Goodbye To The Girls: The Cast Reflect On What They’ve Learned In Five Years

As the sixth and final season starts on 13 Feburary, Jane Mulkerrins meets the cast to see what they’ve learned from their ground-breaking stint


by Jane Mulkerrins |
Published on

I first met the perky, witty, fast-talking Lena Dunham in early 2012. She struck me as the wisest 25-year-old I’d ever come across. And when Girls, the HBO comedy she’d created, directed and starred in, arrived on screens, critics and audiences responded similarly to her gritty, sexually open portrait of post-recession millennial living.

In the five years since, in spite of becoming a global star and an outspoken feminist figurehead, writing a best-selling memoir and being named one of Time magazine’s 100 most influential people in the world, Lena Dunham has changed surprisingly little. As a 30-year-old, she’s as warm, sparky, and unguarded as she ever was.

‘I think I may have destroyed my body and pushed myself into middle age making the show. I used to be able to pull all-nighters,’ she says, wistfully. ‘Filming season one, I went out on a date, drank an entire bottle of wine, barely went to bed, threw up on the way to work and got an entire day of filming done, drinking Gatorade and moaning. That would put me under the table for six days now.’ Nowadays, by contrast, life with her boyfriend of five years – the musician Jack Antonoff – is incredibly settled. ‘We are as close as you can get to two 100-year-old people,’ she quips.

While their on-screen characters have continued to thrash around with unsuitable dates and careers, all the Girls have become Women. Allison Williams (Marnie) and Zosia Mamet (Shoshanna), both 28, were each married recently, while Jemima Kirke (Jessa), 31, now has two children and, last month, divorced her husband of seven years. ‘We’ve all lived older than we really are, while Jessa, Hannah, Marnie and Shosh got to have their twenties,’ said Allison. ‘We learned from their mistakes... or, at least, we got to act them out.'

Lena Dunham on Hannah Horvath

What she’s taught me: She really stands up for herself. She gets

the last word, she asks for what she needs – she doesn’t always do it gracefully, but she’s not pussyfooting. That honesty is something I want to try to hold on to.

What I’m going to miss: Her speech patterns, the wide-eyed way she looks at the world, the way her sweaters and swimsuits don’t fit. Hannah is a bit like playing my id, and it’s been really fun.

What I’ll be happy to leave behind: It has been challenging, at times, that the show couldn’t be assessed on its own merits because of the noisy critical dialogue around it. I’ll be happy to work on a project that has less baggage around it.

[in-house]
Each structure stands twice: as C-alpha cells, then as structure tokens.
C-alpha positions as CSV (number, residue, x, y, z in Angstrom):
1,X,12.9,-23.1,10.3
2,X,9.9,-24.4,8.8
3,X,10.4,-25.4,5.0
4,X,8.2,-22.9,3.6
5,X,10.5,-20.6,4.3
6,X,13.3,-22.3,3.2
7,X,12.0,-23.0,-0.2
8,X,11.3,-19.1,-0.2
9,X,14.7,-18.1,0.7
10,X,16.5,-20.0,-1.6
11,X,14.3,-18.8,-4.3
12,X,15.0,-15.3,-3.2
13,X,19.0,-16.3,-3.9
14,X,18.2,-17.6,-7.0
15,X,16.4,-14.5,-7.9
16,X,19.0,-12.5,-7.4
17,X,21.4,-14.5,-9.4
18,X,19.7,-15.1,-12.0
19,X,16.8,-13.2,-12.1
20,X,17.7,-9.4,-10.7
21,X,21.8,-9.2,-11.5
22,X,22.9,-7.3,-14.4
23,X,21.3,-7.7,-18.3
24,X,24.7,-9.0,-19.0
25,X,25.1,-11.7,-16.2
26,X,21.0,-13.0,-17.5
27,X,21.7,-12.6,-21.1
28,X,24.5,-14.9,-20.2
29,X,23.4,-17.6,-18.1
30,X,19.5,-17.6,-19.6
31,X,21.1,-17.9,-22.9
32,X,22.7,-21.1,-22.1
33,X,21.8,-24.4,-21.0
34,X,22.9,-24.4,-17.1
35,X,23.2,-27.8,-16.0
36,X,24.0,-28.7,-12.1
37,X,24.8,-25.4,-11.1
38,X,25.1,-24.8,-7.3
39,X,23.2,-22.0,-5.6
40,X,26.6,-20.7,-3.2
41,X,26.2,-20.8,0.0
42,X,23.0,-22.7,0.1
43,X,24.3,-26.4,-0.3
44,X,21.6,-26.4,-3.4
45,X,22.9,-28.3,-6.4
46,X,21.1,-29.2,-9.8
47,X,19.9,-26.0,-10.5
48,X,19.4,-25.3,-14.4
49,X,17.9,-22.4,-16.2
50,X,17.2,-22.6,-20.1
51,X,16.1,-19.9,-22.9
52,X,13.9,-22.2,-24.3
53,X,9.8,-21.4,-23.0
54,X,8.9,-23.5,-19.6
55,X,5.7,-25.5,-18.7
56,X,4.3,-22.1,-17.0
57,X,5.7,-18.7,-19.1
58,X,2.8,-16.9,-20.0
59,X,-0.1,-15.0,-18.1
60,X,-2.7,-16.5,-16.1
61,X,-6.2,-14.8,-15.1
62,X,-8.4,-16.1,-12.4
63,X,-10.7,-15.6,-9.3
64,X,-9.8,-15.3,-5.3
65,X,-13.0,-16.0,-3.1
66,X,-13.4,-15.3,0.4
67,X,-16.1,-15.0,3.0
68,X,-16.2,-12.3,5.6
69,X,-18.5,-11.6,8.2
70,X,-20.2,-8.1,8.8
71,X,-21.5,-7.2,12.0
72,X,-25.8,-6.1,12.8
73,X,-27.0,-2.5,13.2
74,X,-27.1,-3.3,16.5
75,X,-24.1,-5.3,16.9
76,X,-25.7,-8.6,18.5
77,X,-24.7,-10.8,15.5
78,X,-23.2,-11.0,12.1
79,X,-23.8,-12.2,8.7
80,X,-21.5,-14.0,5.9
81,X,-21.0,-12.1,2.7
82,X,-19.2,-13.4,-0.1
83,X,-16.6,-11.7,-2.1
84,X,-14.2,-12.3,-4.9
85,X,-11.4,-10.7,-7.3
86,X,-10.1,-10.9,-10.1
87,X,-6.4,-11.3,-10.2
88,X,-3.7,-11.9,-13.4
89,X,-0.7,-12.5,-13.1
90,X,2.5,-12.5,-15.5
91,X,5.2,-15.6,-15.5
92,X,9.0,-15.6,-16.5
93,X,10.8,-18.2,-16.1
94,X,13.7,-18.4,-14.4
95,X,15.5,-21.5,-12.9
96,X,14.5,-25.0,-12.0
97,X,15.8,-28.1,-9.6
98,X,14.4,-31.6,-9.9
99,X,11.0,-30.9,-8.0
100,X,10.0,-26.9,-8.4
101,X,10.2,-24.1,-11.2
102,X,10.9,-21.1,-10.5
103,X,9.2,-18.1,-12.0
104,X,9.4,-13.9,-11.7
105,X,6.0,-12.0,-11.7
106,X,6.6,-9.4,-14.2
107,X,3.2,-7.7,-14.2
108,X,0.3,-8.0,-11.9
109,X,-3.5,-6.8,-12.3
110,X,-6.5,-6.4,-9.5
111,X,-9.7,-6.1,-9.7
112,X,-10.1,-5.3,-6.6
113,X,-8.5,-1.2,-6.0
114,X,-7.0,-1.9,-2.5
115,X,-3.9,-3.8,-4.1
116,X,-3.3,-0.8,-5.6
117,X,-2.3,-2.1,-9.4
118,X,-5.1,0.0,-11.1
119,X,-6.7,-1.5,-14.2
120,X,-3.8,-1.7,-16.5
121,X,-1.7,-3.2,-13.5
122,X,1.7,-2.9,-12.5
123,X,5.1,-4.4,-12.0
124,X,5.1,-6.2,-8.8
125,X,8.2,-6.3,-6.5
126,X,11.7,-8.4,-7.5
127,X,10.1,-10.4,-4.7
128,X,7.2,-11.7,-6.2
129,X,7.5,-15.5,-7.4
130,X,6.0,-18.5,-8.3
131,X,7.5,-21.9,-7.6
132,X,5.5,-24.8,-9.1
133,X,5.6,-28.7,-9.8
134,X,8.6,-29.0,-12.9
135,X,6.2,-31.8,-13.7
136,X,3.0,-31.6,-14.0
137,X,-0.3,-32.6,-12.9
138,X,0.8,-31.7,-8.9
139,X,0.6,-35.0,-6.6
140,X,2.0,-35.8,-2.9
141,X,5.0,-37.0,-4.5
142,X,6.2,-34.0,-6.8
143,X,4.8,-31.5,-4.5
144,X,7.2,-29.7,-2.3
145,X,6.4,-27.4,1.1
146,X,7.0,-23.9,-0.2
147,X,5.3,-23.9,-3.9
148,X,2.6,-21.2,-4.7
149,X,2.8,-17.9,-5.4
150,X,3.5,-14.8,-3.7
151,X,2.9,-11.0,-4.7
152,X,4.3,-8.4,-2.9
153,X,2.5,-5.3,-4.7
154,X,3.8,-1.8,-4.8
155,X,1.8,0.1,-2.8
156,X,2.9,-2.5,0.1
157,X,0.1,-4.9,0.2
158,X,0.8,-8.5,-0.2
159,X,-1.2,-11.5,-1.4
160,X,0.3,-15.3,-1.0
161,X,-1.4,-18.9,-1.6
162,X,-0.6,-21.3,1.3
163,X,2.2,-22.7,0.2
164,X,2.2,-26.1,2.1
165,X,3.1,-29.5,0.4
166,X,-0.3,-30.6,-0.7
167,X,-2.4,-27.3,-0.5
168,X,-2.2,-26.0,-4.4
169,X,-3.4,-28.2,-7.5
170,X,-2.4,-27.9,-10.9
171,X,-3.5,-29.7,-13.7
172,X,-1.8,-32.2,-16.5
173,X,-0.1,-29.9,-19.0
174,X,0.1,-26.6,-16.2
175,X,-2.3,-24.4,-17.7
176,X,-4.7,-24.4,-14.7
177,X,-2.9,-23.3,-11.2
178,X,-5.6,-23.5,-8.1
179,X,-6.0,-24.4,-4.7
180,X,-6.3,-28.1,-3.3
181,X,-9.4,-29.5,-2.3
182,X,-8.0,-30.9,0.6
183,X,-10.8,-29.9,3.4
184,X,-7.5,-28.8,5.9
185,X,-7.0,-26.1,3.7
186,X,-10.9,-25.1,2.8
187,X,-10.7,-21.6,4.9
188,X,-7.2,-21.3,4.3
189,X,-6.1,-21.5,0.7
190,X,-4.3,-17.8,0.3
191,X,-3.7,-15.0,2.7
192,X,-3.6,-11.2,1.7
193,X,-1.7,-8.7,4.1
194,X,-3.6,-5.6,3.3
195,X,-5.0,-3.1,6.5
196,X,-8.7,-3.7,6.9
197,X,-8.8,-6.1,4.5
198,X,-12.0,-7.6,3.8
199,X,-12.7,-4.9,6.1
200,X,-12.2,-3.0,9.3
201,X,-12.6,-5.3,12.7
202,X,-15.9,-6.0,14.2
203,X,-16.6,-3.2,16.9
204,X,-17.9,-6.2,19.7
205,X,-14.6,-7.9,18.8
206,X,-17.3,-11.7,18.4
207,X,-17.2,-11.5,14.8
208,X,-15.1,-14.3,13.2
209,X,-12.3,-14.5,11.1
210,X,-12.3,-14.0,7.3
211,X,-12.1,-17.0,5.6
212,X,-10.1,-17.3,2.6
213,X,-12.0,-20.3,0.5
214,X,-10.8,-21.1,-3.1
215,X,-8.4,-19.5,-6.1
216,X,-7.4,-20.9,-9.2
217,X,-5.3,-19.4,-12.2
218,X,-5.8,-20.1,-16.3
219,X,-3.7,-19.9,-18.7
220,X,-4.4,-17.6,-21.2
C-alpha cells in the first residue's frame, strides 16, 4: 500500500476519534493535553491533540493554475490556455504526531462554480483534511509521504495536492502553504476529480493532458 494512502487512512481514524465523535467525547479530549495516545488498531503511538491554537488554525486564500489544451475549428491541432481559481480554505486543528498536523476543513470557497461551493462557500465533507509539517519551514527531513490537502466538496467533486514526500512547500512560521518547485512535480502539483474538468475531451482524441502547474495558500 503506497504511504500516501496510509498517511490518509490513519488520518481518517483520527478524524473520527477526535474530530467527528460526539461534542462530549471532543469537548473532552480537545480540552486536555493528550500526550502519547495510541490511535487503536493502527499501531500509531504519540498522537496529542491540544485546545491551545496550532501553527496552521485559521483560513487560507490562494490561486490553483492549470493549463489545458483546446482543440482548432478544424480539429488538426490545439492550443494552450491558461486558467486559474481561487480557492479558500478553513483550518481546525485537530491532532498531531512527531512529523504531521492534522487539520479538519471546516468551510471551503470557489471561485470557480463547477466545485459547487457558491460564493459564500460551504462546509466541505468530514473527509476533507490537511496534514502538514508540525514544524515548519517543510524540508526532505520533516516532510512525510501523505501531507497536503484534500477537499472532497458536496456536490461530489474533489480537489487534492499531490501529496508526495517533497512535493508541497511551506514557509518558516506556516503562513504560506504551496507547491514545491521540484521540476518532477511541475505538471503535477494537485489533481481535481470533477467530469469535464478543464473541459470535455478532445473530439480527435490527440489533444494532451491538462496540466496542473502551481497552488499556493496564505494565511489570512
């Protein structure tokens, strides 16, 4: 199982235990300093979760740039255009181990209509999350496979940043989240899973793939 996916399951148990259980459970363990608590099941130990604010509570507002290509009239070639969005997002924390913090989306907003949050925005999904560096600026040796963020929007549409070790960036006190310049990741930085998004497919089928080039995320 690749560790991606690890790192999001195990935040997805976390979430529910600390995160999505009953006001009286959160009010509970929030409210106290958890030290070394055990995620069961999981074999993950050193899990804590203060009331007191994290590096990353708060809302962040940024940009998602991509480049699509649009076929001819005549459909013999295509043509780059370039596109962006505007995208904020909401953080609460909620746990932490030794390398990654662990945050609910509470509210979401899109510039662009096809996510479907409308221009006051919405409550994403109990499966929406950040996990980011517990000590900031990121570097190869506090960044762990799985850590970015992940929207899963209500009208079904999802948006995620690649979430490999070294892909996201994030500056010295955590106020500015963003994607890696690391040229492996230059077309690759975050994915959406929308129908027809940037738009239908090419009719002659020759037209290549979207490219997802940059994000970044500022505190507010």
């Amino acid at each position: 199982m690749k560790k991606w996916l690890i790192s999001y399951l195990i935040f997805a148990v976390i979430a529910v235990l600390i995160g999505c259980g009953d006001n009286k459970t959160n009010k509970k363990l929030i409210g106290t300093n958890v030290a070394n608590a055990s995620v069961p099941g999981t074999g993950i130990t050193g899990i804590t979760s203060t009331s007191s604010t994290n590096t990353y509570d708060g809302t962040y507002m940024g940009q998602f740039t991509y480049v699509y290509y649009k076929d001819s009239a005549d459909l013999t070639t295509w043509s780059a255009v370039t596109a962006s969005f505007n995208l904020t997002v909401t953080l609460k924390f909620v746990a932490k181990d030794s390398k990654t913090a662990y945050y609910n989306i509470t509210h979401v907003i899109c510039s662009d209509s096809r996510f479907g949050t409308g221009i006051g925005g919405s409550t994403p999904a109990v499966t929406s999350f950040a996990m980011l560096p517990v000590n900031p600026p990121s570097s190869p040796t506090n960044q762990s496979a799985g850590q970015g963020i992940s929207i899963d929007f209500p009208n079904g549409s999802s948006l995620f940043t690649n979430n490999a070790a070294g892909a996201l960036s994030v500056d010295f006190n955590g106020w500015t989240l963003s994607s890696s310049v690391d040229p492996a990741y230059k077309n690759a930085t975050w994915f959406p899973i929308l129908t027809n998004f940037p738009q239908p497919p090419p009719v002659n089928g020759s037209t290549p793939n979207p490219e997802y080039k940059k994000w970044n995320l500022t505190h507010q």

Zosia Mamet on Shoshanna Shapiro

What she’s taught me: She really doesn’t apologise for her choices, even if she’s concerned about how other people are going to take it. She’s full-force. I am trying to adopt that.

What I’m going to miss: Her relationship with Ray – I love the weird journey they have been on. I think that they’re soulmates, but not necessarily in a romantic sense.

What I’ll be happy to leave behind: Her incredible speech rate. And the pigeonholing that it has put me in. Adam Driver plays such a specific character [Adam] in our show, and has gotten to play such a variety

of roles outside of it, while the women have had to work so hard

to convince the industry we can play other characters.

Jemima Kirke on Jessa Johansson

What she’s taught me: The less you have written in stone about who you are, the happier you can be. In our teenage years, and often into our twenties, we throw all these things in to make a person. Leaving all that behind, you can do anything.

What I’m going to miss: Her absolute boldness. She always has a refreshing angle that she brings to the table, even if she might be missing a few key points. I think Jessa is probably a Trump supporter – she’ll have made some parallels with Charlie Chaplin’s film, The Great Dictator.

What I’ll be happy to leave behind: Always trying to be the cool one. I was like that as a kid, so playing Jessa, I regressed

Allison Williams on Marnie Michaels

What she’s taught me: She’s so brave. She’s never met a microphone she didn’t want to talk into, she’s never met anyone who she didn’t think was interested in what was going on in her mind. But after performing an awkward version of a Kanye West song, she had sex with Charlie: she

was doing something right.

What I’m going to miss: Being part of a show that made a radical move towards honesty, rather than aspirationalism. I think and hope it has left people feeling less alone.

What I’ll be happy to leave behind: Marnie’s apartment – that is SO small. It looks small on screen, but when you have 20 adults in there, with equipment, they are all having sex with you...

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